Pasutakan

Okonomiyaki – the stuff dreams are made of! I LOVE this Japanese dish, but I didn’t know that I loved it until my French friend was planning her visit to Tokyo and mentioned how much she loved Okonomiyaki. My husband and I went that very night to Pasutakan in the MyLord’s Department Store in Shinjuku and I learned just how scrumptious this dish can be! I didn’t take pictures on that visit, but I did this time around. Of course, we had to take my French friend, and did so on August 27. We went to Pasutakan again, because they let you cook at your own table and you can “build your own” okonomiyaki.
PLEASE NOTE: Okonomiyaki/Monjayaki both contain katsuodashi – dried fish broth – so it is NOT strictly vegetarian. Pasutakan does offer many “mostly vegetarian” okonomiyaki, though (meaning, nothing except the dashi is non-vegetarian.)  But make sure you tell them “niku nashi, ebi nashi, ika nashi”

Before mixing, okonomiyaki looks like this. This one was for my husband and friend – it had shrimp, squid, and pork in it, so I didn’t eat it! Primary ingredients for okonomiyaki are flour mix, broth, egg, and cabbage. This one also had pickled ginger, a popular ingredient. Mine (not pictured at this stage) had corn, potato, cheese, mochi, and pickled ginger. Not all mixed in one! We had two, but I forget which had corn and which had potato…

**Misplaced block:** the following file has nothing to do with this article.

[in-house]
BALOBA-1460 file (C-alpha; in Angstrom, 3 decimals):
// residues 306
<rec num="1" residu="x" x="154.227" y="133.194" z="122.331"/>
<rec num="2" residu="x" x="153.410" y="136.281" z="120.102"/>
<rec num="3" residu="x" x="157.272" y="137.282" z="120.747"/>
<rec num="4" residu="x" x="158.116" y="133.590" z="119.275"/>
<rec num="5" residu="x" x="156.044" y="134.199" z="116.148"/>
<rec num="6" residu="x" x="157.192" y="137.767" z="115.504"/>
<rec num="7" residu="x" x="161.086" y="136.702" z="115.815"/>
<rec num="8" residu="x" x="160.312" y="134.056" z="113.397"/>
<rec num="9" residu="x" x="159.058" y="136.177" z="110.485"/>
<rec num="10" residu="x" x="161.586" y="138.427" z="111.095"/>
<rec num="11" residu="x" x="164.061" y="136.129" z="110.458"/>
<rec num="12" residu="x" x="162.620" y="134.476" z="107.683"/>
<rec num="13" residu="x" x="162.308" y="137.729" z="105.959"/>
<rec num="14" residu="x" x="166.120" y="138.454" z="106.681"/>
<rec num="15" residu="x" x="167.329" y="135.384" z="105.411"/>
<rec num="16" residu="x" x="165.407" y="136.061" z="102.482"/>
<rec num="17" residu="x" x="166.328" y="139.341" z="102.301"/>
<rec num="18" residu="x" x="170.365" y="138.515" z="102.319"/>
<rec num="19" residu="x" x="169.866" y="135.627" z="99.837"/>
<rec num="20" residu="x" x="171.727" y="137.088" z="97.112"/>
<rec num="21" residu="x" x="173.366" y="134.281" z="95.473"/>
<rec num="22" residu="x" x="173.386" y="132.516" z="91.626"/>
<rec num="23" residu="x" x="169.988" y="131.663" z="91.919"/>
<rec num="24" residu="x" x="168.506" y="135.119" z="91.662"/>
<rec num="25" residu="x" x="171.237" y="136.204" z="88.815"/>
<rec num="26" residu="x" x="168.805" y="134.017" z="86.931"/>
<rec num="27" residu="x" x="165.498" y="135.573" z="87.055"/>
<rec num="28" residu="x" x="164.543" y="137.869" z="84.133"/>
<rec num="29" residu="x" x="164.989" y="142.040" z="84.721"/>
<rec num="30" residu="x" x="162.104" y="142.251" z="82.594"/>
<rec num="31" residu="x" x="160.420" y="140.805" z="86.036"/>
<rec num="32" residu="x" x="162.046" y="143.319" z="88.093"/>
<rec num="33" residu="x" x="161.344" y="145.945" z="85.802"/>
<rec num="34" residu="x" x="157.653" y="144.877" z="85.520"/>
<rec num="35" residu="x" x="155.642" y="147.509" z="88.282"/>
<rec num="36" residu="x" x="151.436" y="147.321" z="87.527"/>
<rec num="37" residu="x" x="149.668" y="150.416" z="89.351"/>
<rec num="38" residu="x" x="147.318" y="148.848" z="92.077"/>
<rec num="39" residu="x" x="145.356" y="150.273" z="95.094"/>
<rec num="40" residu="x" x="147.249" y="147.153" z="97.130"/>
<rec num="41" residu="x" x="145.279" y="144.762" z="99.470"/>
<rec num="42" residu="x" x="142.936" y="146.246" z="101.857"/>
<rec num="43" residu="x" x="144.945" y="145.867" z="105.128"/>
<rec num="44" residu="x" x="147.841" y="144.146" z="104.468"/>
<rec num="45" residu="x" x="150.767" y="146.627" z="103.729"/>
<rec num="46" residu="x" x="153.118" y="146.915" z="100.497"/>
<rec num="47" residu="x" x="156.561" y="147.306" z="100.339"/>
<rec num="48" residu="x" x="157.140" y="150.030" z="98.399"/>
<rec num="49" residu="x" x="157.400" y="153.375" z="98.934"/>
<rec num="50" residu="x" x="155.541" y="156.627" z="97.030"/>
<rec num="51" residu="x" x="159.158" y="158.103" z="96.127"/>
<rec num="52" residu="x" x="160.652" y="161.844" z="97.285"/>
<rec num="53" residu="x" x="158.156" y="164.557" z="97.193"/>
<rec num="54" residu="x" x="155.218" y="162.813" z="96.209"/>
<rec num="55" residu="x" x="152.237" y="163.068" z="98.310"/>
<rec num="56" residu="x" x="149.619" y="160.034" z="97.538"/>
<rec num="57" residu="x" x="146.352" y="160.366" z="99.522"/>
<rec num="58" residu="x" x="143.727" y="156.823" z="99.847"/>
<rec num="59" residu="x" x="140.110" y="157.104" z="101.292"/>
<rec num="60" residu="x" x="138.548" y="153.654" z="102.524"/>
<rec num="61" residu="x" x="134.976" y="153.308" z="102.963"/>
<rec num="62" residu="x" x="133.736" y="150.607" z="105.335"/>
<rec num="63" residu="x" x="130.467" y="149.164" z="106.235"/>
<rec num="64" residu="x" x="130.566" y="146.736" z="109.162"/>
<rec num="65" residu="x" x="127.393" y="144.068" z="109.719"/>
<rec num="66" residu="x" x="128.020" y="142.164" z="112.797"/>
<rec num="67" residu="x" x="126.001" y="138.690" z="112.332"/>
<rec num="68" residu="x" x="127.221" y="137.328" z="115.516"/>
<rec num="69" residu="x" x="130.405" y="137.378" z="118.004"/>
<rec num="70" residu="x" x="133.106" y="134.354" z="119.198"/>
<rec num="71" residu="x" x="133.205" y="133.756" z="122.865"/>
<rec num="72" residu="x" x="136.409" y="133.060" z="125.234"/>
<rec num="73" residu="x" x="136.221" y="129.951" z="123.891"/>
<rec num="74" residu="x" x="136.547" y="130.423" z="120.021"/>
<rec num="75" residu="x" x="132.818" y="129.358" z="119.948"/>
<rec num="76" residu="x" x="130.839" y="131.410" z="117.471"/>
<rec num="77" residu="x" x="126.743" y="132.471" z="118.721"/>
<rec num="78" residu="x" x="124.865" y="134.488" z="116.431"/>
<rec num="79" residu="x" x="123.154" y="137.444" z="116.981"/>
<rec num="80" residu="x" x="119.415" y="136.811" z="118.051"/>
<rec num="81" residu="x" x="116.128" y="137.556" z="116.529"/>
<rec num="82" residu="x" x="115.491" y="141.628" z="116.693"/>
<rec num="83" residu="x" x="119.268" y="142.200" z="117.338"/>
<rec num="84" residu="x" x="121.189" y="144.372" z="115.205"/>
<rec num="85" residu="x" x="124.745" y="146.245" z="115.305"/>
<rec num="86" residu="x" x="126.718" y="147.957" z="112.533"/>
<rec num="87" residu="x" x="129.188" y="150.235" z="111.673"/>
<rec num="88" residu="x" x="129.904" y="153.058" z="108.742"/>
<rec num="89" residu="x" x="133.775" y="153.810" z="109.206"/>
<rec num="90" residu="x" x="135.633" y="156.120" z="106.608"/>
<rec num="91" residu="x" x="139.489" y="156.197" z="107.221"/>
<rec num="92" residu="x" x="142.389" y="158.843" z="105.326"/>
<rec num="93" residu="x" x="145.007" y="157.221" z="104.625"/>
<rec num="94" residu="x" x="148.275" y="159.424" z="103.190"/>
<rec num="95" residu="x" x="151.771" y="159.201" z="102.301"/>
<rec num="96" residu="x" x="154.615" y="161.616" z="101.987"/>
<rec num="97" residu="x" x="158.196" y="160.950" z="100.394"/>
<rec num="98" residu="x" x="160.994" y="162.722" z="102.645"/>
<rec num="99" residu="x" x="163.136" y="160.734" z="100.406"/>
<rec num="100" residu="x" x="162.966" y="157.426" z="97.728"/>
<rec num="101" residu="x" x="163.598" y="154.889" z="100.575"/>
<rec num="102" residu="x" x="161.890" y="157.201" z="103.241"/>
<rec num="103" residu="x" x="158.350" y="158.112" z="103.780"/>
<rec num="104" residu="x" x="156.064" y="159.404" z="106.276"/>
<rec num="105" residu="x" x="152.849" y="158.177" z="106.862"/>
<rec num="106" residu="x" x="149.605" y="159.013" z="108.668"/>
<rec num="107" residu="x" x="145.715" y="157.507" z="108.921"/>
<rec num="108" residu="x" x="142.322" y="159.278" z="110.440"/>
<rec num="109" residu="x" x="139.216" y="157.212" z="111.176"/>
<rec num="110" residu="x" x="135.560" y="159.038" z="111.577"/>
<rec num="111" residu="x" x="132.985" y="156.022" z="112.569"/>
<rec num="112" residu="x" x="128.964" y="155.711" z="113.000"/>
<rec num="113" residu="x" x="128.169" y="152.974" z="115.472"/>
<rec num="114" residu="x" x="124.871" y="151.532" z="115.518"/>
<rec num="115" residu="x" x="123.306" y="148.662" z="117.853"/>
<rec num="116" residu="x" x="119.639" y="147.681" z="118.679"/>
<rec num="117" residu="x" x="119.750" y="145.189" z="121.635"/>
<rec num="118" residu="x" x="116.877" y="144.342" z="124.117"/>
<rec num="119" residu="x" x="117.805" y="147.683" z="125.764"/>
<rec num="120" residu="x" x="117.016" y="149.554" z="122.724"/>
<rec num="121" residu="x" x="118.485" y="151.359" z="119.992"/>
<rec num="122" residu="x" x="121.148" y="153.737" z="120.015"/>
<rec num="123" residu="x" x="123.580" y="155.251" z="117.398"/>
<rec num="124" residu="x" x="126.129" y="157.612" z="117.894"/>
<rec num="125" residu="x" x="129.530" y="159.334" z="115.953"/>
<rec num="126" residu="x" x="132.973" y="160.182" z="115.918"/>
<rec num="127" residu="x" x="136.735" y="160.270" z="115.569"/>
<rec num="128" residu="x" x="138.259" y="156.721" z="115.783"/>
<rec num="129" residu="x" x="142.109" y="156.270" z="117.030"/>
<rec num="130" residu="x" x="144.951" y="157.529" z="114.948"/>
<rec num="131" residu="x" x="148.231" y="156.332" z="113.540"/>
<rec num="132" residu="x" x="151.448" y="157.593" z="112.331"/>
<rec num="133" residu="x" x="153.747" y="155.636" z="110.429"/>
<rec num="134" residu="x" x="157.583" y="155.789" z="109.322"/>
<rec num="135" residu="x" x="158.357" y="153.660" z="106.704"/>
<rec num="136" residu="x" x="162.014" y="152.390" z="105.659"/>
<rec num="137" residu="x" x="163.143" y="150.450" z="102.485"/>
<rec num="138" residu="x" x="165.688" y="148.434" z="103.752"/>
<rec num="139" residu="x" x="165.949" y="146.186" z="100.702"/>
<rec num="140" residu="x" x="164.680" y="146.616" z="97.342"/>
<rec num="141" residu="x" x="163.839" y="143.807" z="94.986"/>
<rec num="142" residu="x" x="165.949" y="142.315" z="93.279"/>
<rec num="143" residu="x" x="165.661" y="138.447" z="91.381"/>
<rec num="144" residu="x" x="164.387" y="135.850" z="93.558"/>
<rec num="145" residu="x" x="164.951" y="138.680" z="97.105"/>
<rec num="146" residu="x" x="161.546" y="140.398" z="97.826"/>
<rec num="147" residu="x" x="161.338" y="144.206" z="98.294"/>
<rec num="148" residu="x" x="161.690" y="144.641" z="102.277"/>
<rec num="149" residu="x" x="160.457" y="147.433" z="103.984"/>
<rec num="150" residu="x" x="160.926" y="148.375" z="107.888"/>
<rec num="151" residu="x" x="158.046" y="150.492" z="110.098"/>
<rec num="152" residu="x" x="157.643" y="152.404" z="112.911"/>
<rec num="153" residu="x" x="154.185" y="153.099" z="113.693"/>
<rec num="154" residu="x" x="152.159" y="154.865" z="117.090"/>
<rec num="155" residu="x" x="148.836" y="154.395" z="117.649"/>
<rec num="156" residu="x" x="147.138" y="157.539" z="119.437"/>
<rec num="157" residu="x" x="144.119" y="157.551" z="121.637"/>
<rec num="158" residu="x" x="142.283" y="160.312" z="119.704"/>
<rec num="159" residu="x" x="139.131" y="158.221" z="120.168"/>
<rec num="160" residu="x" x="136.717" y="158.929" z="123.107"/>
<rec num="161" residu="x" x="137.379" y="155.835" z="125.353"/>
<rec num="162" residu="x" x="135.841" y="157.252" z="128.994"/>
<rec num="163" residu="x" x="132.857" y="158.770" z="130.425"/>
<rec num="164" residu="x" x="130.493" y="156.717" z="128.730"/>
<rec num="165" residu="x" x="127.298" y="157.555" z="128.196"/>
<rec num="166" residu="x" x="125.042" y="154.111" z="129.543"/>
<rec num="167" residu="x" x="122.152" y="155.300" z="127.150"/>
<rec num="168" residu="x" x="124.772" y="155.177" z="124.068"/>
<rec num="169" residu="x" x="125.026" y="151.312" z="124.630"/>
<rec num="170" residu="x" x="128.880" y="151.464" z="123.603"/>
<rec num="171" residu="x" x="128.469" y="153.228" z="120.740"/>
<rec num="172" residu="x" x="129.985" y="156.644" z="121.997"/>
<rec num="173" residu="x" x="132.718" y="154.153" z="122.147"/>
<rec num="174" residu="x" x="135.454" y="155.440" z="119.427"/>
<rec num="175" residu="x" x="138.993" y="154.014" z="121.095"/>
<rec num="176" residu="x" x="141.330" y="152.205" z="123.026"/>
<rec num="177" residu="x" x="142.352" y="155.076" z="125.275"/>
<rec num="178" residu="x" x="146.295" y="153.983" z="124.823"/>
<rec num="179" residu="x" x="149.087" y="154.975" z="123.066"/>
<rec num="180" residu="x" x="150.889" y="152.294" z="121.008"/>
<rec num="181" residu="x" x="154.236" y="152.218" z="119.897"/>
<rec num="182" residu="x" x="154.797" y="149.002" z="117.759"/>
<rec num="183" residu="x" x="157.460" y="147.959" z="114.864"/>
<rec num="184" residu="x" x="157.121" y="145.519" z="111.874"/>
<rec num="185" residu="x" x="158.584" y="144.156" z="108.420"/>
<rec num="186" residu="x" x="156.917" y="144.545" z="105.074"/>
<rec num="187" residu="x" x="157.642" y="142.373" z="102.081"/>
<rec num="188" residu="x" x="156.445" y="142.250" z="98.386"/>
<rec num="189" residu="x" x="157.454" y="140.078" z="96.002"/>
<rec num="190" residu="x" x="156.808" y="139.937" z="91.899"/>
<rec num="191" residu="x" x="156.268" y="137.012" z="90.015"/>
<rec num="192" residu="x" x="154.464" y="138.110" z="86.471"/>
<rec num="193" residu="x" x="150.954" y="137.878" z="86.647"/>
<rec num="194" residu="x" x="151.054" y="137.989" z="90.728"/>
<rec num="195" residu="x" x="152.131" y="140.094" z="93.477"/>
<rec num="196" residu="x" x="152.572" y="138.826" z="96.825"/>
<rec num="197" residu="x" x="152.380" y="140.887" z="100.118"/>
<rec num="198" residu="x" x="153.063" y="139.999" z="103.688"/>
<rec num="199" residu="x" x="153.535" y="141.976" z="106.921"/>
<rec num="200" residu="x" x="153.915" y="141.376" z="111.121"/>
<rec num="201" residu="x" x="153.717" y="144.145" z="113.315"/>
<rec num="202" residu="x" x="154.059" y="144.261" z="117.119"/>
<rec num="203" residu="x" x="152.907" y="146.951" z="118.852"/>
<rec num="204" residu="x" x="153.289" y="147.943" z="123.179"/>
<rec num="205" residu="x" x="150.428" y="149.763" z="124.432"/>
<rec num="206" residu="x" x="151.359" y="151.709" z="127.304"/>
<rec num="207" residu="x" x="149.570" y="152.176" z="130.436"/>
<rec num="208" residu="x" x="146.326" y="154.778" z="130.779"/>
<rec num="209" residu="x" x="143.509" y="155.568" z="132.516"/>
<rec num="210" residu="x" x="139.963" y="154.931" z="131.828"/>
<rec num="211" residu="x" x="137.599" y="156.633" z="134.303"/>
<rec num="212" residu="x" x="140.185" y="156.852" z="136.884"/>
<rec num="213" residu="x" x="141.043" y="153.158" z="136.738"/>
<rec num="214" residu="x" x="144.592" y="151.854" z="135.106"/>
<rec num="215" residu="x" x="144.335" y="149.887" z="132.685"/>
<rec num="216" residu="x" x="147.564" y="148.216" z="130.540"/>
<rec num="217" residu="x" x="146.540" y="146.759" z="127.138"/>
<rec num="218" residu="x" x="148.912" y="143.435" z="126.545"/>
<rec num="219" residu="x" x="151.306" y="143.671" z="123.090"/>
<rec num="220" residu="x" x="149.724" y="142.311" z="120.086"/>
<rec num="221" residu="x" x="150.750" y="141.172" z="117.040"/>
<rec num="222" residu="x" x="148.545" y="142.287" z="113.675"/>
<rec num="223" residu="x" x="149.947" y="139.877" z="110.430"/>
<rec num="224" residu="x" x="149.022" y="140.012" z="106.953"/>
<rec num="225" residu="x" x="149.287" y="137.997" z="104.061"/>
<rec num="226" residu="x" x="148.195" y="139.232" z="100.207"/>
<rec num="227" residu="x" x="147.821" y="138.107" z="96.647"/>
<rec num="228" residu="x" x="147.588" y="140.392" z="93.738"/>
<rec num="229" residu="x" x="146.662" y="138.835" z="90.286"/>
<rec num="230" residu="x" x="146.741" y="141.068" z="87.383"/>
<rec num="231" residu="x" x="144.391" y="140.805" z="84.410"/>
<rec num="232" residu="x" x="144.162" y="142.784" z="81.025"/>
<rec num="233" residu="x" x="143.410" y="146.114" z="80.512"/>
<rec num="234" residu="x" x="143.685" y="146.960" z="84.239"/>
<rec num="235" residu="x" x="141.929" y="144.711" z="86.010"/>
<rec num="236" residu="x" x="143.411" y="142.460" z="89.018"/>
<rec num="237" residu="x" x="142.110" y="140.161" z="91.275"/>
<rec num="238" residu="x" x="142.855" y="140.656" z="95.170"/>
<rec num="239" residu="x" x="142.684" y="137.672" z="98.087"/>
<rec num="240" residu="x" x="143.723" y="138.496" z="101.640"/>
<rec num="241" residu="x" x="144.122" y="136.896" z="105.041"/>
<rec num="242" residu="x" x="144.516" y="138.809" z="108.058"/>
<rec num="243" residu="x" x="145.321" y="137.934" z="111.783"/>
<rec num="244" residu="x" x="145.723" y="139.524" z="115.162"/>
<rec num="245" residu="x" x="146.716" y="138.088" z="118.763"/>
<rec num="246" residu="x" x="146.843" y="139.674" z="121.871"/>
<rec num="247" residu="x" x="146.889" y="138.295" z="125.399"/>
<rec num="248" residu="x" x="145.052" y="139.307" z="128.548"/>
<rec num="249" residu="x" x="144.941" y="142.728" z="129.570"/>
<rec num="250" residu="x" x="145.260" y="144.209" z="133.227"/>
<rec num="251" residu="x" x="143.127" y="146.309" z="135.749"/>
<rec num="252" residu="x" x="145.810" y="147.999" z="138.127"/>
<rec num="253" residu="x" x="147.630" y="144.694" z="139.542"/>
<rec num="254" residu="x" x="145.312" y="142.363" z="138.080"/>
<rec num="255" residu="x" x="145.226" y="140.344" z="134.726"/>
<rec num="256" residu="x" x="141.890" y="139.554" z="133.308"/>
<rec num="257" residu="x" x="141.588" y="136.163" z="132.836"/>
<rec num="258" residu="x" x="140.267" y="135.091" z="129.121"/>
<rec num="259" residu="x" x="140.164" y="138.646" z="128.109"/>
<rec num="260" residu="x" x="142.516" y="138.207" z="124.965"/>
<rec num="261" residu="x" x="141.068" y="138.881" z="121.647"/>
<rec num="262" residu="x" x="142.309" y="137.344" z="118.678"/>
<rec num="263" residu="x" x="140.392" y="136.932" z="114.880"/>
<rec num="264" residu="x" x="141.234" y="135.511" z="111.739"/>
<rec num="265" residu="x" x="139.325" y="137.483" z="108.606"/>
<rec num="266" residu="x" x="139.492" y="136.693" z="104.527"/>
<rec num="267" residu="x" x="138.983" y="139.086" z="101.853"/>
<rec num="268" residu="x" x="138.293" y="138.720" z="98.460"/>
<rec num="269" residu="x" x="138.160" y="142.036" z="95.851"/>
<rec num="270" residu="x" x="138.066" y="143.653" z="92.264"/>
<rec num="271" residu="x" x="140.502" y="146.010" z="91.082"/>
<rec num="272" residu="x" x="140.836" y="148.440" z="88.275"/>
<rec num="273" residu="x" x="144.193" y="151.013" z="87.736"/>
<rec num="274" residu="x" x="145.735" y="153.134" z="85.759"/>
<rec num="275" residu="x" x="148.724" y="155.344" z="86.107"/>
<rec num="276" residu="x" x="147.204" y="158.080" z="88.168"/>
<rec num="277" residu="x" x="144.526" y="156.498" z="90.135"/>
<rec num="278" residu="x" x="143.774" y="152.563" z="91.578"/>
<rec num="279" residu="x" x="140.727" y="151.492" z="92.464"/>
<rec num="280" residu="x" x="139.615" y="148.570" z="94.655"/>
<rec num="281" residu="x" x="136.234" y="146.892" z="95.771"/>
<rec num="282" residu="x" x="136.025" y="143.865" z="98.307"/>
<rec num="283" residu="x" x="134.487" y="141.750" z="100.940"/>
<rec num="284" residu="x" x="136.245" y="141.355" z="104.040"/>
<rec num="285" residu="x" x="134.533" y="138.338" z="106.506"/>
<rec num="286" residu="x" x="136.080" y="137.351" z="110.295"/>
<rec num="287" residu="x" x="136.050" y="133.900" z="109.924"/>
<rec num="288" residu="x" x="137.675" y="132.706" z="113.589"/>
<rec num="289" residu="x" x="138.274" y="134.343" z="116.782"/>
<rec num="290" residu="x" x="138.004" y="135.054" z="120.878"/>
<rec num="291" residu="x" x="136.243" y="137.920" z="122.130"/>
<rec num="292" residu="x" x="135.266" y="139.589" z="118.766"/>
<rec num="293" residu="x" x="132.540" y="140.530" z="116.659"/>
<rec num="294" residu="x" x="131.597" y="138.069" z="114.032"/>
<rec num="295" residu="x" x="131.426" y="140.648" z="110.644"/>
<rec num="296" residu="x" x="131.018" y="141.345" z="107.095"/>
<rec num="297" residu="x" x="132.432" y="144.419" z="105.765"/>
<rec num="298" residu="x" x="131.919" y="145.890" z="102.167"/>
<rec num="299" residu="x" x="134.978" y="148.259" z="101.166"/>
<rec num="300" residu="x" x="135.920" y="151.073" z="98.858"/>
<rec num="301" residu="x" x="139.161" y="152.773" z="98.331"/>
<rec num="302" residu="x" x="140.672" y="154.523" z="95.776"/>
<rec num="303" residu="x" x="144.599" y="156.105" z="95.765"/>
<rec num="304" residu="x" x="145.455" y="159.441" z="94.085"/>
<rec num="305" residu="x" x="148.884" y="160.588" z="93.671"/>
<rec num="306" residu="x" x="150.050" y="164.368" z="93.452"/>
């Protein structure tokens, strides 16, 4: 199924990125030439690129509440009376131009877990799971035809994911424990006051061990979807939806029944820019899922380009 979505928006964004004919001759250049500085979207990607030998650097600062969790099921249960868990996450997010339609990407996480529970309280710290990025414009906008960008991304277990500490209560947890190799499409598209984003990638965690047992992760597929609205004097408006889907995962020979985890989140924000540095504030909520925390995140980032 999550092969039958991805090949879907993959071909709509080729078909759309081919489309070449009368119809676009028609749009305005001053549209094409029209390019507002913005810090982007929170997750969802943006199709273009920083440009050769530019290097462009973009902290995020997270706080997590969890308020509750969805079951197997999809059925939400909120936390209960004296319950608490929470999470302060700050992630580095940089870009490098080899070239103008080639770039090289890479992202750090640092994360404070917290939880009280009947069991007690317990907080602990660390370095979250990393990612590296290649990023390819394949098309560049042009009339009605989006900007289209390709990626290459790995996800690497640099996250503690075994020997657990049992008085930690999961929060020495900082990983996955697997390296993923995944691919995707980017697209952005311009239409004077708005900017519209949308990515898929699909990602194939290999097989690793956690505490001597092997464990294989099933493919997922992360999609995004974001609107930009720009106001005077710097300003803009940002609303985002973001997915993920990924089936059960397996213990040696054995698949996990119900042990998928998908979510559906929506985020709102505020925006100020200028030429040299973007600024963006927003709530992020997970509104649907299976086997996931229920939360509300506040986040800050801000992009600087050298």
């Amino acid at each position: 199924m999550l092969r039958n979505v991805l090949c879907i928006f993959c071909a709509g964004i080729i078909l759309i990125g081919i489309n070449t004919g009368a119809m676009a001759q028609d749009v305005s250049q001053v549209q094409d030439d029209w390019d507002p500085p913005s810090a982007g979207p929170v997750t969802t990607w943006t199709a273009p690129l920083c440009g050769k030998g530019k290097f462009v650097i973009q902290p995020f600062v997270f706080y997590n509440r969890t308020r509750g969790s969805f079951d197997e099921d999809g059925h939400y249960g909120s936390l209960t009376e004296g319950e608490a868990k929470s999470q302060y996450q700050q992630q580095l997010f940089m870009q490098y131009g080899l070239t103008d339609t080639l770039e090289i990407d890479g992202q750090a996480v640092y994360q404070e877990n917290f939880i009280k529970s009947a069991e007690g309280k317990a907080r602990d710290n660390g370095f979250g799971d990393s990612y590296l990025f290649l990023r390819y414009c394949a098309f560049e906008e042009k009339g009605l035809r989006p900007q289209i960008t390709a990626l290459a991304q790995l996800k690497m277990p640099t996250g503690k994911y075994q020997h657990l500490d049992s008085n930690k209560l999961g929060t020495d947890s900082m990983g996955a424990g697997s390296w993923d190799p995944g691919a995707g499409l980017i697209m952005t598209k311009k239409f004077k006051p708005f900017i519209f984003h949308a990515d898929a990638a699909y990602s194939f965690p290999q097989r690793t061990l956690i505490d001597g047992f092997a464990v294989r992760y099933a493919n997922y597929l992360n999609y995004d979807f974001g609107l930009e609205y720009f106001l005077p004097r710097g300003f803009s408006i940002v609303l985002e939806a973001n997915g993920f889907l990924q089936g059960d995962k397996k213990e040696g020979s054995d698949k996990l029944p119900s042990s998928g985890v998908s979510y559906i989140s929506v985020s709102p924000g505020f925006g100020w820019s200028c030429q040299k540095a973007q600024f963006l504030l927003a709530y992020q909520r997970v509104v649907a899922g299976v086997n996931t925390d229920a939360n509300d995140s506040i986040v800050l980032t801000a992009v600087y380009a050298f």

After thorough mixing, you put the mixture onto the hot frying surface with some oil. The okonomiyaki should be about as big as the width of a normal adult hand fully spread. You then cook with a cover for 4 minutes on each side.

The finished okonomiyaki! We top with okonomiyaki sauce and mayonnaise. My husband and friend added nori seaweed and dried fish flakes to the top, but I like mine just like this!

Here is a type of dish served at Pasutakan that is more native to Tokyo – monjayaki! It may look similar to okonomiyaki at first glance, but they actually evolved separately. Monjayaki came about in Tsukishima in Tokyo. First, the ingredients are cooked on the hot plate and a “levee” is made from them to contain the liquid parts. Then, the liquid is added slowly. The first picture is after the “levee” has been made and about half the liquid is frying away. The monjayaki is then spread over the whole hot plate and the monjayaki should get really fried – crispy = delicious!!! The bottom picture is the near end product. YUM! But watch out – it is salty!

Pasutakan:
Address: Shinjuku MYLORD 8F; 1-1-3 Nishi-Shinjuku, Shinjuku-ku, Tokyo 160-0023
Phone: 03-3349-5611 (MYLORD main switchboard)
Hours: Sun-Sat 11:00 AM-11:00 PM
Advertisements

Leave a Reply

Fill in your details below or click an icon to log in:

WordPress.com Logo

You are commenting using your WordPress.com account. Log Out / Change )

Twitter picture

You are commenting using your Twitter account. Log Out / Change )

Facebook photo

You are commenting using your Facebook account. Log Out / Change )

Google+ photo

You are commenting using your Google+ account. Log Out / Change )

Connecting to %s